So Alan suggests that it’s possible, through a bit of effort, or perhaps, more aptly, surrender, to enter an infant-like state of mind. One simply directs one’s awareness to the everyday objects and sensory data of the present moment and attempts to let go of the impulse to name, to categorize, to see the world as a collection of separate, pre-defined things. Concurrently, one lets one’s opinions and identity just kind of slip away, recognizing that all one needs to be is an empty vessel, allowing the world to fill oneself.
This, I humbly suggest, is one path to recognizing, in a moment of awe, the “unspeakable world,” the ever-present mystery—the ineffable, overflowing marvel-fountain that is the very world you’re occupying right now. I think that, for some, infant mind is something that comes fairly naturally. It might even be something you’ve already been doing without knowing that someone had called it “infant mind.”
For others, everything I’ve just said might seem like a foreign language—some jargon-laden hippie-speak about realms far-removed from all that seems possible or sensible. But maybe said folks are still curious. The good news is that once one enters an infant-like state of mind just once, it seems far easier to re-access the state in the future.
In order to get there the first time, one might look into those methods I listed above. I think that psychedelics are particularly effective, but before you ever rush off to Yosemite to tango with psilocybin or something similar, watch this video and this video and do a lot of research, especially about set and setting.
Meditation is likewise quite effective, in my experience. Whether sitting meditation, walking meditation, or mindfulness meditation, I would argue that meditation prepares the mind to let go of concepts and attachments and to “surrender” to pure experience. Here’s a beautiful guide to meditation by my friend, Martijn, if you’re intrigued.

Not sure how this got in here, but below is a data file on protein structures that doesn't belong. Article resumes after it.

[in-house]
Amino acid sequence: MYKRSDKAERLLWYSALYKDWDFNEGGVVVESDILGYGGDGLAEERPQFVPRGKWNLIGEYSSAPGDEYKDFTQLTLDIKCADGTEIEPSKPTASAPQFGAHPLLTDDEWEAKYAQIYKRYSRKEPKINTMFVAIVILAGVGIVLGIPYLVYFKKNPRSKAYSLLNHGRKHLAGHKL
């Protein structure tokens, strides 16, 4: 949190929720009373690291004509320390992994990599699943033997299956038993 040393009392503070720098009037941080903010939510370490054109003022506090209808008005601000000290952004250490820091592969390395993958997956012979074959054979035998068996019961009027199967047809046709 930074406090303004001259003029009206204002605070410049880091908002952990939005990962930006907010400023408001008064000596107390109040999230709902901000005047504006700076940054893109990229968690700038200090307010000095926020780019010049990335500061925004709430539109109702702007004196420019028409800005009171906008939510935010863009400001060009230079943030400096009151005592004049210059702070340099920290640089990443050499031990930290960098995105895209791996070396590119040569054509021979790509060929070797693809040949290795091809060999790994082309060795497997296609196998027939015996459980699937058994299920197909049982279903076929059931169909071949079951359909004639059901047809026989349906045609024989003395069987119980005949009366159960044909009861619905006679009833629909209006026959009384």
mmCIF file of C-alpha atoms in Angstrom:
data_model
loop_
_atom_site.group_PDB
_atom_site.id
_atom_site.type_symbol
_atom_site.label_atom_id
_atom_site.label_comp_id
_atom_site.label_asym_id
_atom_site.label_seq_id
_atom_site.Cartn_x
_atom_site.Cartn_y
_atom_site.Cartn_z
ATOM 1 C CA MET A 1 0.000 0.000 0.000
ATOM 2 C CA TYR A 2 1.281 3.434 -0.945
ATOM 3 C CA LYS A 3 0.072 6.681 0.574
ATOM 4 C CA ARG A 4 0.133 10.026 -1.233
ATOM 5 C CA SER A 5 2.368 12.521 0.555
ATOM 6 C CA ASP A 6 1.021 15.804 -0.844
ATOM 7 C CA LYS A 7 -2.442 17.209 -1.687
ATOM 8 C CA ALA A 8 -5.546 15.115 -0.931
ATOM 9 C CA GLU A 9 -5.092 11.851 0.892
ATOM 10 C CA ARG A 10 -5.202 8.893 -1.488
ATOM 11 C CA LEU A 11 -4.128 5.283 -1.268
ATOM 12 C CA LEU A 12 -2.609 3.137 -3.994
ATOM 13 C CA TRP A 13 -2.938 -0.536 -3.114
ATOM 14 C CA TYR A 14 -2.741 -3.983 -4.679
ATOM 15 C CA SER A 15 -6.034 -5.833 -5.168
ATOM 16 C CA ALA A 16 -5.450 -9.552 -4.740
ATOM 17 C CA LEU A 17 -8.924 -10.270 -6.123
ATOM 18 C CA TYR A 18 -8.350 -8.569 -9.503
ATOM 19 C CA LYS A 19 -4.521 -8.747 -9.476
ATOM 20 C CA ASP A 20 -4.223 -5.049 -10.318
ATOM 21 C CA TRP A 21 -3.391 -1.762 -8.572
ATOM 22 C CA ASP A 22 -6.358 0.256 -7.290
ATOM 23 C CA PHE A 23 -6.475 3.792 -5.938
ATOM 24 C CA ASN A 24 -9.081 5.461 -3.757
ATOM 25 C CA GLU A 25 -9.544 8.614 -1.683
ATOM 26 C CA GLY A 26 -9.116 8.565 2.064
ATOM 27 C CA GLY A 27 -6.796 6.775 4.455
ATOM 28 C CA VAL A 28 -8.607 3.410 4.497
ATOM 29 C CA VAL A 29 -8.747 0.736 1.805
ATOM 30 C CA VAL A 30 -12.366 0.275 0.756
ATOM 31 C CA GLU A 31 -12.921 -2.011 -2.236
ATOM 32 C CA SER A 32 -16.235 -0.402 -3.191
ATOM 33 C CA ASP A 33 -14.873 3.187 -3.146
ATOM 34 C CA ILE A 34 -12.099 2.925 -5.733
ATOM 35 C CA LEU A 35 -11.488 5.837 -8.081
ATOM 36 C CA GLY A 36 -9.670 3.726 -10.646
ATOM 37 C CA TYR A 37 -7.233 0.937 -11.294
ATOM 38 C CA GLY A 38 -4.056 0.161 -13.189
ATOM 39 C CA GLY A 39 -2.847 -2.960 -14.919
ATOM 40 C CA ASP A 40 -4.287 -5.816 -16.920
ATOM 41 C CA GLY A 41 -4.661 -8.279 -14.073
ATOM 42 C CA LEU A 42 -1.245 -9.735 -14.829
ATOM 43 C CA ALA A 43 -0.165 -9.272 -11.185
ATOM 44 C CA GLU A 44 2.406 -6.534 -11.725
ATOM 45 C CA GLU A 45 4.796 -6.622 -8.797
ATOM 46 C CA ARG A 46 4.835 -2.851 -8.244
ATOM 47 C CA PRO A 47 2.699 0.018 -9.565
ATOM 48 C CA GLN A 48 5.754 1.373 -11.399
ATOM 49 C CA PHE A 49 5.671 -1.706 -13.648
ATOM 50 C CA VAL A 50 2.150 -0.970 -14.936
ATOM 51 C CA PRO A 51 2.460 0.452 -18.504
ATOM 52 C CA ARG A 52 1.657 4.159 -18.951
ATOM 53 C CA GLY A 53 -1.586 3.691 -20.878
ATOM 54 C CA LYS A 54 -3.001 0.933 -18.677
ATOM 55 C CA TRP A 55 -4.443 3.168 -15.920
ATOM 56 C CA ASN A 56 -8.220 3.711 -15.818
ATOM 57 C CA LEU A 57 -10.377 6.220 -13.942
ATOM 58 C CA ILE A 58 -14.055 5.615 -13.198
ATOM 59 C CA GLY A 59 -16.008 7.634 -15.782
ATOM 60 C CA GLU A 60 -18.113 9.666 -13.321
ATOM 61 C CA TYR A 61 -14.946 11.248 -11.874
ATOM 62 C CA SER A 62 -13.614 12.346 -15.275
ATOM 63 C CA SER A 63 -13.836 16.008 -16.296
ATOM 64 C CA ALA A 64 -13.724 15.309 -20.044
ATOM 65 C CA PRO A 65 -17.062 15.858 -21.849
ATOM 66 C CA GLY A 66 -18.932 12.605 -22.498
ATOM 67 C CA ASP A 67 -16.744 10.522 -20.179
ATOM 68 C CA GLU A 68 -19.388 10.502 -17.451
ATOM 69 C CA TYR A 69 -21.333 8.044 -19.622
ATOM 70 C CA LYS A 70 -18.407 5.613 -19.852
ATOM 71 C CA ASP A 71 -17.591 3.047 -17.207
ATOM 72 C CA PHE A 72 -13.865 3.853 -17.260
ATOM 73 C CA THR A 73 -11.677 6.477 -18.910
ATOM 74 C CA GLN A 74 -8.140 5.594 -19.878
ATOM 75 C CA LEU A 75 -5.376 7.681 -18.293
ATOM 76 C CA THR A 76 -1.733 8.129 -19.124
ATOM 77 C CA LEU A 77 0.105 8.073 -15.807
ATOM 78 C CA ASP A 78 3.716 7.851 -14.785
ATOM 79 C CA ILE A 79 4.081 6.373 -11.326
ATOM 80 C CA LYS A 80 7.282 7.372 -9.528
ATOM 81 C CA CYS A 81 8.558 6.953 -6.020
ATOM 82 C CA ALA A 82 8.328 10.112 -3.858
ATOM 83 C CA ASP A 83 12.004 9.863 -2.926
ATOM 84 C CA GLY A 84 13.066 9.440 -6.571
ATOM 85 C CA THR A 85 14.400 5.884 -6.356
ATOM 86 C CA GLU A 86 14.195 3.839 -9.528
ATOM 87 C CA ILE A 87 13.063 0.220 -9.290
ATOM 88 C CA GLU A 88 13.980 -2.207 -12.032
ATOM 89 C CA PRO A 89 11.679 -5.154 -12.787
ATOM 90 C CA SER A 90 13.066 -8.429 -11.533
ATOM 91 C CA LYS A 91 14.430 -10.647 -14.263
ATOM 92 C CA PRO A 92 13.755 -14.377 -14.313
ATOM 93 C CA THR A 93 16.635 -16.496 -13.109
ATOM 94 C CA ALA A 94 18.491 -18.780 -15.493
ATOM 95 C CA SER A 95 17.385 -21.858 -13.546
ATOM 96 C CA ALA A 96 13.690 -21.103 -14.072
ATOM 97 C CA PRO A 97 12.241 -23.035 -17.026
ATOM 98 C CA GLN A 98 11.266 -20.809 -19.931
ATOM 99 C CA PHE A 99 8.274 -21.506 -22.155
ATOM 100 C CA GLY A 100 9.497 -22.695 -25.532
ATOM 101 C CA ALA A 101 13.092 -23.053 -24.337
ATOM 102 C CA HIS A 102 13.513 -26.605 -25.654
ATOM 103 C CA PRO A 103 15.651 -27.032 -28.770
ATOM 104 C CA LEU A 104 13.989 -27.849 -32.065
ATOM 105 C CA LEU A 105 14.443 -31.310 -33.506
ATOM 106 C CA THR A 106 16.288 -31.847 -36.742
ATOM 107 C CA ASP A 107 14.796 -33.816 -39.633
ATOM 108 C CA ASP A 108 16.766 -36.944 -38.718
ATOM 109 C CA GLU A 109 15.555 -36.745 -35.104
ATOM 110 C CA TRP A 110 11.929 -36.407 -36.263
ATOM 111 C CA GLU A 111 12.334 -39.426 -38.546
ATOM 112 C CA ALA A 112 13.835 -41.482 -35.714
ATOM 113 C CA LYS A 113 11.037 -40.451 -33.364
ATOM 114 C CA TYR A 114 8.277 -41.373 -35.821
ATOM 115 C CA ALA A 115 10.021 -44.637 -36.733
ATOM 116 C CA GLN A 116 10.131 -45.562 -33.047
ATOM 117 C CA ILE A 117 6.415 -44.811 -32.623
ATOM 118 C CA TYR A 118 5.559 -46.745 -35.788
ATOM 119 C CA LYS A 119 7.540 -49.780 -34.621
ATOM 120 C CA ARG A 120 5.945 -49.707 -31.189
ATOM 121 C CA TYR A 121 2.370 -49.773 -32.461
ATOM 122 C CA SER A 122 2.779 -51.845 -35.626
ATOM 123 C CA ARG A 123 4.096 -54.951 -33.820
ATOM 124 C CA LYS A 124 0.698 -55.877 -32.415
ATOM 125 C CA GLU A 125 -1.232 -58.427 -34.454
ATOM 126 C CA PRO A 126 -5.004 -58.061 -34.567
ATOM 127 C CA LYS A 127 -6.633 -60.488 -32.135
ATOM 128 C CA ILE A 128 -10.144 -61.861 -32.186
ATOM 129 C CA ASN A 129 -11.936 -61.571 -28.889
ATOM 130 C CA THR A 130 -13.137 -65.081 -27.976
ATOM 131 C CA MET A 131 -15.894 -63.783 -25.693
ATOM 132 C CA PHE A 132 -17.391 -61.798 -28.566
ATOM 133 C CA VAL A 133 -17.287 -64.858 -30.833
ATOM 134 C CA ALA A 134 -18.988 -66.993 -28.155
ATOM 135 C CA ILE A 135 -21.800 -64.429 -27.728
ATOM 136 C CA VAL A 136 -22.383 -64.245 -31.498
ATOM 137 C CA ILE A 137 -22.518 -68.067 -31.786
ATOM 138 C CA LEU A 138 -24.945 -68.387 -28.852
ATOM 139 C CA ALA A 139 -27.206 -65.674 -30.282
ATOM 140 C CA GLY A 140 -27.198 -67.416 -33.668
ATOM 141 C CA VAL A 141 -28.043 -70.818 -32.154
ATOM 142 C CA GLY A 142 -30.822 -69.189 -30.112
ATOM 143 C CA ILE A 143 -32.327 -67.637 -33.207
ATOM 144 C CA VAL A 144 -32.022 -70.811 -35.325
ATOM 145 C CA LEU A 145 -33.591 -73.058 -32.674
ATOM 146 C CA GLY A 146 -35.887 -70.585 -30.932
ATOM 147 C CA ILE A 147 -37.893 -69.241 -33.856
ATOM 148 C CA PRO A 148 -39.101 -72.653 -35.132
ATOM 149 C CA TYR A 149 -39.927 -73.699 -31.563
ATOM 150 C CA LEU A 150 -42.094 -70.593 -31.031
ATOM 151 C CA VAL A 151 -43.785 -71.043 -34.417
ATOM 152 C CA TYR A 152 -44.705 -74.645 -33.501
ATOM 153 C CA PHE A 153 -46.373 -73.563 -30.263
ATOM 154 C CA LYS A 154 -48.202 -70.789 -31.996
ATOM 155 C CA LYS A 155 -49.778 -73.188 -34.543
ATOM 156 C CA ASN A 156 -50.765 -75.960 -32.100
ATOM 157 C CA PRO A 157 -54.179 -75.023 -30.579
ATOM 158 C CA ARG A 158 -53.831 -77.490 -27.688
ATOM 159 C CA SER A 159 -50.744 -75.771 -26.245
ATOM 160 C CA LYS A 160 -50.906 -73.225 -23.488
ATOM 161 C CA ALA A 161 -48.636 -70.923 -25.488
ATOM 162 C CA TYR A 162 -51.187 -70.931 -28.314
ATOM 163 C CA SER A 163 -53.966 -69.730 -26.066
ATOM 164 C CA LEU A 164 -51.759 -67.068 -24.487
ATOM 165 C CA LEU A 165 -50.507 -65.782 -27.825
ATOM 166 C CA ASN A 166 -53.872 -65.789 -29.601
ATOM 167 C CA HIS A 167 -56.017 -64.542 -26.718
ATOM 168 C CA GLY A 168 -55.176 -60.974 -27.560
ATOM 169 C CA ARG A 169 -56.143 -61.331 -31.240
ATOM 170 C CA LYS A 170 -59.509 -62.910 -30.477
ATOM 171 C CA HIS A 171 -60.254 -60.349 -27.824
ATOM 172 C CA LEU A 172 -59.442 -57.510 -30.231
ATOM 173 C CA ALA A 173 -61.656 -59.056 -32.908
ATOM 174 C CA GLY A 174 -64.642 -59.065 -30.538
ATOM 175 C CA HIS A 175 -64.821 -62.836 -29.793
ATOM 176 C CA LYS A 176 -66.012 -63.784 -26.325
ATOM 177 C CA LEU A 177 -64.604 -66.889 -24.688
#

Lastly, I’ll note that spending extended amounts of time in nature has proven useful for me in this regard. Natural settings invariably seem to coax me into a more childlike state of mind, as I lose myself in the rich details of whatever setting. Pairing psychedelics with extended time in nature, when done responsibly, can multiply this effect and may well be the most reliable means of reaching an unadulterated state of infant-mind rapture. For those interested, here’s an excellent essay on psychedelics.
The World Surrenders
The rest of that weekend in Yosemite was idyllic. And I wouldn’t just say that. It was one of the choicest camping trips of my short life. Of course there were the inevitable less-than-ideal aspects—imperfect sleep, sunburn, soreness, minor disputes with my girlfriend, etc.—but I was able to accept these ostensible downsides and to nonetheless greatly enjoy our time.
The day after arriving, we embarked on what turned out to be an eight-hour hike that took us up imposing cliffs, through silent, wise woods, and past two waterfalls that commanded admiration. Throughout the hike, I allowed myself to slip into an infant-like state, observing with joy and curiosity the wide vistas and fascinating particulars of the territory.
At one point, after closing my eyes and focusing on my breath for a minute or so, I ogled the charging, proud Nevada Falls and seemed almost to float backwards out of myself, my jubilant inner-stuff expanding beyond its creature-container to commune with the free wind. Tears came to my eyes, and I knew what John Muir meant when he said that “going to the mountains is going home.”
I had let go of everything, and because of that, paradoxically, everything suddenly belonged to me. The world surrendered to my empty, non-desiring mind, and the world was enough. More than enough. Erupting with enough-ness.
In that moment, as in many moments prior, I felt vastly blessed to be here, to be breathing, to be living out this adventure. I hoped never to forget that all is a gift, rare and precious. Then I turned and continued along the path.